The McPike Response team has communicated the end date of February 28, 2021 with the campers. A notice has been posted and a letter will be shared through outreach partners. The substance of the notice will be: "By February 28, 2021, all structures and personal property must be removed from McPike Park. Beginning March 1, 2021, prohibition of camping at this location will be enforced." "No Camping" or similar sign will be kept at the park to prevent the return of campers. The goal is to connect people to safe indoor shelter and housing, not to disperse them to other unsheltered locations or to ticket individuals. The police and park rangers don't want to be in the position of enforcement. If people have not moved until the last day, outreach partners will inform campers of Temporary Permissible Encampment sites and provide follow up services. The McPike team will develop an end date plan for people who may refuse to leave. The team will also plan for how we will prevent new campers from using the park and avoid the resumption of camping there beyond the end date.
In my opinion, the city should consider adding an approved Temporary Permissable Encampment in the near east/central city given there are some people who, for a variety of reasons, don't wish to seek indoor shelter and want to be downtown. The city's TPE guidelines recommend that encampments not be located within 500' of a any residential property. Other parks and greenways that are not adjacent to residential property should be considered.
Please let me know if you have comments or concerns. I will share information as I get it and get your questions answered. Also you may have seen recent announcements and news stories that the city and county are seeking to purchase a permanent men's homeless shelter near East Towne. If you are interested in staying informed, you can sign up to get email updates Men's Homeless Shelter - Engineering Facilities project page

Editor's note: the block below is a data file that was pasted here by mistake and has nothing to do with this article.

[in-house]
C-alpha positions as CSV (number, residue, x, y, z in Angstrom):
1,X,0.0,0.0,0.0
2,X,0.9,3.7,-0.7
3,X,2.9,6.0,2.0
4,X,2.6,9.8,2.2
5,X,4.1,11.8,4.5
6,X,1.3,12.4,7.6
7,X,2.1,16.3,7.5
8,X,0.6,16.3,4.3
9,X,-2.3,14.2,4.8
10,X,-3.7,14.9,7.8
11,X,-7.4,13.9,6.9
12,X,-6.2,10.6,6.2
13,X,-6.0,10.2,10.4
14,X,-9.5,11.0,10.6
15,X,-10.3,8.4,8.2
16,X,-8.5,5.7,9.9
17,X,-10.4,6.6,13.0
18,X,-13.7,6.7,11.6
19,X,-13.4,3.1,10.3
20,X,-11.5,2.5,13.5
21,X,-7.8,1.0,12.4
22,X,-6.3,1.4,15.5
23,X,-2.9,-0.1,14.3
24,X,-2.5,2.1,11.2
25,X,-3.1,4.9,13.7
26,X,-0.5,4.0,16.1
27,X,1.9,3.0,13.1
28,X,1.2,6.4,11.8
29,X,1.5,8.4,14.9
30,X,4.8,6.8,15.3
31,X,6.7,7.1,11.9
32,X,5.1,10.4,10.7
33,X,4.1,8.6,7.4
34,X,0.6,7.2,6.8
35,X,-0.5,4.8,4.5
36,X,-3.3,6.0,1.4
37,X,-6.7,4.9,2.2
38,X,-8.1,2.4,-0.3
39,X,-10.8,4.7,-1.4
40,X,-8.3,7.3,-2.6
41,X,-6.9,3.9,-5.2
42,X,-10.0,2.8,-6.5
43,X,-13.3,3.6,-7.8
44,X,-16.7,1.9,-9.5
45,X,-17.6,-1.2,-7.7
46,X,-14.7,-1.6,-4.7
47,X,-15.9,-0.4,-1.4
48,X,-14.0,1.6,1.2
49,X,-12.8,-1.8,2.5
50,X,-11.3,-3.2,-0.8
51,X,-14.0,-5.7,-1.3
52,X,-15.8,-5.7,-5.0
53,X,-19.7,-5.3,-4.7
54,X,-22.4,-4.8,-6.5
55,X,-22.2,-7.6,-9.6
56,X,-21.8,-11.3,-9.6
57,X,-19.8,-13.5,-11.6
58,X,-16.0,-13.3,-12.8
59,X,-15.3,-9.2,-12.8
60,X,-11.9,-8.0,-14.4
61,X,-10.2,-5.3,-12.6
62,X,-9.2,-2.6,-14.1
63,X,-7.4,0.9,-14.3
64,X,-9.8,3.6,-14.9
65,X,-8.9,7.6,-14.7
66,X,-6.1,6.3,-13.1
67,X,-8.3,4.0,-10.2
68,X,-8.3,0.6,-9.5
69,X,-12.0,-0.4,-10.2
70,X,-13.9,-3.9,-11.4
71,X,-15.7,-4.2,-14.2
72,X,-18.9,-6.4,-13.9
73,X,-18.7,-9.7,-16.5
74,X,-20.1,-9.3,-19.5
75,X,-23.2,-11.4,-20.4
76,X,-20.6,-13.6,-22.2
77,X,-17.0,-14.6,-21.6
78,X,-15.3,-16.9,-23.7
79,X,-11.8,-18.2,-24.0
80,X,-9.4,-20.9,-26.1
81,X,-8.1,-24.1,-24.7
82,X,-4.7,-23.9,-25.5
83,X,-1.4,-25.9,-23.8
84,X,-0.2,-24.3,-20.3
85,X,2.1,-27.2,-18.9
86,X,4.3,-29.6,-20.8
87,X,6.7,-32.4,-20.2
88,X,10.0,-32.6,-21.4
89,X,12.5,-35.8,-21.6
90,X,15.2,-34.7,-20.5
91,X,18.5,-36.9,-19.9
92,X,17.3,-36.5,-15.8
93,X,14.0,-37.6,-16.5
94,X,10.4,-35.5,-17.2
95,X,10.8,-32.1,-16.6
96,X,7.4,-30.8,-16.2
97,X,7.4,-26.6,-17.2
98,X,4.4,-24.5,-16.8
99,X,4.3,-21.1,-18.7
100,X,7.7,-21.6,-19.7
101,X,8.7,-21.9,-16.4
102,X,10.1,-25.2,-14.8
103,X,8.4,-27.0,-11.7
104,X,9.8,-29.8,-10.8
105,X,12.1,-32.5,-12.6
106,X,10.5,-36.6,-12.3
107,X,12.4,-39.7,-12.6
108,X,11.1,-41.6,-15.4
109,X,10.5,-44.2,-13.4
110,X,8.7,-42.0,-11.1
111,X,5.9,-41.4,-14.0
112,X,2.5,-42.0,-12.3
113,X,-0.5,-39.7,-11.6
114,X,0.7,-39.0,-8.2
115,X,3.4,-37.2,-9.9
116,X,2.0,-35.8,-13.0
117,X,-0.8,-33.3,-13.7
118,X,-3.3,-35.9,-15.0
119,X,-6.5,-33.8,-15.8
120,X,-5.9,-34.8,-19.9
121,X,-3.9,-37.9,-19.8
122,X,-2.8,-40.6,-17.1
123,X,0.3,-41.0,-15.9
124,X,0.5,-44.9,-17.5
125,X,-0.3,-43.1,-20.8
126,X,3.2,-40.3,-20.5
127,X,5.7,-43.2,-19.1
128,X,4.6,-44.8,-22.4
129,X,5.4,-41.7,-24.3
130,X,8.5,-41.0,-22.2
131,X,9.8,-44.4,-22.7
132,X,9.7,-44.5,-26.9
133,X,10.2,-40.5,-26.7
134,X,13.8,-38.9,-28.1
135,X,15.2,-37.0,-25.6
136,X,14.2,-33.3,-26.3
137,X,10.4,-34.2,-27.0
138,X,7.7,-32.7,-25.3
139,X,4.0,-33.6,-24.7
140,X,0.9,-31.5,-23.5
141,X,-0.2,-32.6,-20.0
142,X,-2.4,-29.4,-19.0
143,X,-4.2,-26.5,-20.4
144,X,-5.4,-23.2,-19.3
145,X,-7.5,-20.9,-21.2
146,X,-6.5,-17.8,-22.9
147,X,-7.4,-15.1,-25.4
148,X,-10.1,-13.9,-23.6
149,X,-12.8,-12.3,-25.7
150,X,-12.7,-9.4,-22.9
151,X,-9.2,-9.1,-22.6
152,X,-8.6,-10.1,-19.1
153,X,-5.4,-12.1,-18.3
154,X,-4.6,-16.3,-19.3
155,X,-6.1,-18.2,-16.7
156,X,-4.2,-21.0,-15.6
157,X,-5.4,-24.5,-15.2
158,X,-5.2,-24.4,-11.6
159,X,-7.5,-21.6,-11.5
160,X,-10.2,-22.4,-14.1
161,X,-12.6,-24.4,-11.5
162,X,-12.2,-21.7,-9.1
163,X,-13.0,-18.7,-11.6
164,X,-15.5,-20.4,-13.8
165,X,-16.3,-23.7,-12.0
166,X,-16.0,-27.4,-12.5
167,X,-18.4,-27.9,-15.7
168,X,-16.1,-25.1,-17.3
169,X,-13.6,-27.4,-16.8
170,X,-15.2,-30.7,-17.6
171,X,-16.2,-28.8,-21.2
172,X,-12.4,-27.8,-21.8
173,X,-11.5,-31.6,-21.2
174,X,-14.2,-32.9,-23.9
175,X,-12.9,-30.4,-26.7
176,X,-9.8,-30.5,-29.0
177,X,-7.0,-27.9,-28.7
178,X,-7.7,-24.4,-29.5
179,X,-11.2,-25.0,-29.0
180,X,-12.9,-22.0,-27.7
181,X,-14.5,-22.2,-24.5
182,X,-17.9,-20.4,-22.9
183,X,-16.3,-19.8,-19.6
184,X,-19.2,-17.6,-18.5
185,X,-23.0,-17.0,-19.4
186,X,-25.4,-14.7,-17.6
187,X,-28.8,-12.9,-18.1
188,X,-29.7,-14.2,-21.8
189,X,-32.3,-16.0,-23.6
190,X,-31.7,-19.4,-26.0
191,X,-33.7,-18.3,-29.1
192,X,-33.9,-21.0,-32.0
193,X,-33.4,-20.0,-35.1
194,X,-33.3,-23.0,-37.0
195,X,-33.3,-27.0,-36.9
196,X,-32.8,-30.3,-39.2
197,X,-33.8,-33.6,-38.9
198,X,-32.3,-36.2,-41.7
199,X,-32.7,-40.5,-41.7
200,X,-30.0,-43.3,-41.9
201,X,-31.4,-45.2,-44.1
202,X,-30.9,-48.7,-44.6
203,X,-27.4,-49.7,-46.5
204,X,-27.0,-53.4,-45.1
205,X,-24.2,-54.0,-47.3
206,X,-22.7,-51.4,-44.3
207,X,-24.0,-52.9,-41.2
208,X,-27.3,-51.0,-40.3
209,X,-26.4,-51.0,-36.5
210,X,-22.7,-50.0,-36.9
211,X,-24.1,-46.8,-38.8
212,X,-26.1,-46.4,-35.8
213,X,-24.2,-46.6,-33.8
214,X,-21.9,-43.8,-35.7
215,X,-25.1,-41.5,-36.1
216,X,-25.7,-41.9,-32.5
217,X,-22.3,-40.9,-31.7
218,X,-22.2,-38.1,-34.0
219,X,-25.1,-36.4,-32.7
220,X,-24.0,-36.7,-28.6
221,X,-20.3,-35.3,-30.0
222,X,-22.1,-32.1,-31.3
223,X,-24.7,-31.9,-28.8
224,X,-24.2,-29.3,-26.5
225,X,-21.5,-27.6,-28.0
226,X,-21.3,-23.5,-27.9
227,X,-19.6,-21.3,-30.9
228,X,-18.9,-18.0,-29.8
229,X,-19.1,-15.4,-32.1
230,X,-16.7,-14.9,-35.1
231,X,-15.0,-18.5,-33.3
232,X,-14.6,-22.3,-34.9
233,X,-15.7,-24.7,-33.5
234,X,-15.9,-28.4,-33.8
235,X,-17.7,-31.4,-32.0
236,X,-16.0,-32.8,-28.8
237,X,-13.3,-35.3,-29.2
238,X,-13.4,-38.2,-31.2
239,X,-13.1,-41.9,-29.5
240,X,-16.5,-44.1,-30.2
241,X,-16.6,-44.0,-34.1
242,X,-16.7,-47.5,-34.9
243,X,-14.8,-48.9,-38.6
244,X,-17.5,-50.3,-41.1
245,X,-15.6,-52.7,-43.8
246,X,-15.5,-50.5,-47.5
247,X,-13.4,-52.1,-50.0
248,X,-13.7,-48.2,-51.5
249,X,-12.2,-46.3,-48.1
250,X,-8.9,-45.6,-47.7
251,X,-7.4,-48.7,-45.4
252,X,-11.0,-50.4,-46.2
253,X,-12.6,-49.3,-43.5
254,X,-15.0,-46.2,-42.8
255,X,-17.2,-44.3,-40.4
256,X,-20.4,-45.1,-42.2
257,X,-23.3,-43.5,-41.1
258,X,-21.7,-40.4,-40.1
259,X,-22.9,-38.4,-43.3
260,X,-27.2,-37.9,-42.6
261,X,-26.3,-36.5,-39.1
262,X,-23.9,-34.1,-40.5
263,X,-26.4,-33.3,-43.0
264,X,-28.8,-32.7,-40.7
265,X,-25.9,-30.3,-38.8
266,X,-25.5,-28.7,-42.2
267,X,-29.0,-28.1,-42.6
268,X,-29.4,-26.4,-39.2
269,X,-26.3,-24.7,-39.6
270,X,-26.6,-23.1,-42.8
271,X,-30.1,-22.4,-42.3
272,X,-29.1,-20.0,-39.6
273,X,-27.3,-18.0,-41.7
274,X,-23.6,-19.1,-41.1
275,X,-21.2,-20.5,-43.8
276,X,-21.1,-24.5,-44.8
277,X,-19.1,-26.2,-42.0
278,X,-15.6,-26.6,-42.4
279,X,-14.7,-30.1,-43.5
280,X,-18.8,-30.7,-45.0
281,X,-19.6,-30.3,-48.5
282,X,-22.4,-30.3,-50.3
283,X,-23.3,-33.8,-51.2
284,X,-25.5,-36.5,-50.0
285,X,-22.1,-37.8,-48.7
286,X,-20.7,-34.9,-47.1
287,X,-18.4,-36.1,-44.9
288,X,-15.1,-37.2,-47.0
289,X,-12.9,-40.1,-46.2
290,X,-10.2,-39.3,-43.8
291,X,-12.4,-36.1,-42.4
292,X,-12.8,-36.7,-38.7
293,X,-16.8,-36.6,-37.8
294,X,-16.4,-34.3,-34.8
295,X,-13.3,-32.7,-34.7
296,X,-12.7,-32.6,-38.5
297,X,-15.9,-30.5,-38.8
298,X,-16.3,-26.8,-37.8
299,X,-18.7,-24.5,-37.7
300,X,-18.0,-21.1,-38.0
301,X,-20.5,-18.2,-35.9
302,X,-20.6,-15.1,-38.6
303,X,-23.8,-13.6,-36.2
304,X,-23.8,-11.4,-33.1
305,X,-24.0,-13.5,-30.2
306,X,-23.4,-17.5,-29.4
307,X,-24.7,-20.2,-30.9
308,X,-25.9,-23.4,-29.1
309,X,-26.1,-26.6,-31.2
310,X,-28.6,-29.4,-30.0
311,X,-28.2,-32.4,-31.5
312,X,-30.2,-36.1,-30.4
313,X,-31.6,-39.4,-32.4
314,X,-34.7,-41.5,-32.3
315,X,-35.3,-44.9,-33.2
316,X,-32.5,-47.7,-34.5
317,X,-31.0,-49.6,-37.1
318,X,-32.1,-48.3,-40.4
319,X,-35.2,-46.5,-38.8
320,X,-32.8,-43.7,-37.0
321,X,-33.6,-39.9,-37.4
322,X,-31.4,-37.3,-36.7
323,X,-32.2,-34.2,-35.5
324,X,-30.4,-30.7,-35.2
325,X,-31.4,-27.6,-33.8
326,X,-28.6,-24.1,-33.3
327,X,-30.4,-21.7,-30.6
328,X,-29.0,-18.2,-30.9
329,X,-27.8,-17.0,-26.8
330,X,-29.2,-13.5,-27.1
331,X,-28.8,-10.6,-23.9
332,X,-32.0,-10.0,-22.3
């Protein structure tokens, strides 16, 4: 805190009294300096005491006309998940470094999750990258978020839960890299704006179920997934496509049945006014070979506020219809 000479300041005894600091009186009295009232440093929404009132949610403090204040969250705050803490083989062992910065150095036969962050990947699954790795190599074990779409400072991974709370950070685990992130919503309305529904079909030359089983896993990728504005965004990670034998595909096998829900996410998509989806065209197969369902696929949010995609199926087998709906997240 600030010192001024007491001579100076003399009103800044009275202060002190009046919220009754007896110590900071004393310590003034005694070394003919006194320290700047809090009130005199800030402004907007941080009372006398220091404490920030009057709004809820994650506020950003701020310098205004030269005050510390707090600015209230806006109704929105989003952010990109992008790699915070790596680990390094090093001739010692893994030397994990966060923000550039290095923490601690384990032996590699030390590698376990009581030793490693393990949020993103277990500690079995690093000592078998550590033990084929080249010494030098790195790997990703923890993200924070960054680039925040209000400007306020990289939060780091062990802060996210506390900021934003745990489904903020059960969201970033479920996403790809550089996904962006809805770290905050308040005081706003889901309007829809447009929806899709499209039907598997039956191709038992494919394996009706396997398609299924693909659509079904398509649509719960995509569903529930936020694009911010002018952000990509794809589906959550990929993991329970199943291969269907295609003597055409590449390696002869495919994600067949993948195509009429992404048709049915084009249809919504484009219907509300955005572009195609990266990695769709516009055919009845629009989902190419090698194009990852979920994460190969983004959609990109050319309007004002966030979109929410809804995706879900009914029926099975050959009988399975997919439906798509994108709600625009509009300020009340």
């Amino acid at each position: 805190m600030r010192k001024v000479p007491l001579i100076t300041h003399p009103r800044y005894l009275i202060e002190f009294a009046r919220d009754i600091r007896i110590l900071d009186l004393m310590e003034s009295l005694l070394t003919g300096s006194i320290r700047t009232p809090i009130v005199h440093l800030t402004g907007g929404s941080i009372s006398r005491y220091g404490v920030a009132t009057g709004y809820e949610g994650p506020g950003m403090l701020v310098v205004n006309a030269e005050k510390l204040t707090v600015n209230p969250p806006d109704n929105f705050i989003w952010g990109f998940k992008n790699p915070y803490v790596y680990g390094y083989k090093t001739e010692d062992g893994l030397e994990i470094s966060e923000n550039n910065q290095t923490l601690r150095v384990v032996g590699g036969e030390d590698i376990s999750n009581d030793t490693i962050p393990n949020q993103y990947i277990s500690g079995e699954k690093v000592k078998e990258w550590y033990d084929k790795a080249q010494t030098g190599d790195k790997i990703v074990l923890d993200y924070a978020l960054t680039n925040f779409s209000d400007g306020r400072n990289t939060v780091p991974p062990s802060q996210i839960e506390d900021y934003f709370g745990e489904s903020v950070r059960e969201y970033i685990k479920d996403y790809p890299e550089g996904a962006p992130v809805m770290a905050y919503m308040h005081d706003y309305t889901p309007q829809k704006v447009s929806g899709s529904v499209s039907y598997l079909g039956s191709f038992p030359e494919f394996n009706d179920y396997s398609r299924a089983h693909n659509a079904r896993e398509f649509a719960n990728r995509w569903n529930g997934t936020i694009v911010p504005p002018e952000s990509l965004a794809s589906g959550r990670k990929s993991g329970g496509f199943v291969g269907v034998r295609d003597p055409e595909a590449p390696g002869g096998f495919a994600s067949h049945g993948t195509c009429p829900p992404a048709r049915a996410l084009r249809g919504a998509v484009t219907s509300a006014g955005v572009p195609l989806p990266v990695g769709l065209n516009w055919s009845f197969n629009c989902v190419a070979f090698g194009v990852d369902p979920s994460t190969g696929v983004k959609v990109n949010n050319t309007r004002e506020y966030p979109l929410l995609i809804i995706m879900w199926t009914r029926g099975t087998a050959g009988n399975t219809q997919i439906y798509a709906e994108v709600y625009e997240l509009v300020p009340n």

Zoning changes proposed to increase and diversify housing I plan to work on a virtual meeting with staff to discuss what the proposed changes mean for District 6 and the city as a whole. Stay tuned.
Small Business Equity and Recovery Grant Program deadline is February 10. The City of Madison recognizes the need to invest in supporting our small business community. Many small businesses face the real prospect of permanently closing. The Small Business Equity & Recovery Grant aims to focus on businesses owned by people of color. Independently owned businesses are eligible for funding. The application deadline is Feb. 10, 2021. All independently owned/operated businesses owned by historically underrepresented populations are eligible, however, priority will be given to businesses owned by people of color. Note: there is no guarantee of funding until the application and disbursement process is complete. For more information: Ruth Rohlich firstname.lastname@example.org
Monday February 8, 2021
4:30p You can send comments on agenda items to email@example.com
3. 63934 A Resolution authorizing a sole source contract authorizing the Mayor and City Clerk to execute a service contract with RENEW Wisconsin, Inc. to administer the three annual MadiSUN solar programs for residential, business, nonprofit and affordable housing solar installations, through 2023.
7. 63974 Amending the 2021 Adopted Operating Budget for the Community Development Division-Community Support Services to authorize and accept $200,000 from the Madison Metropolitan School District to distribute to community-based organizations offering virtual learning support through the School-Age Child Care Stabilization Fund process.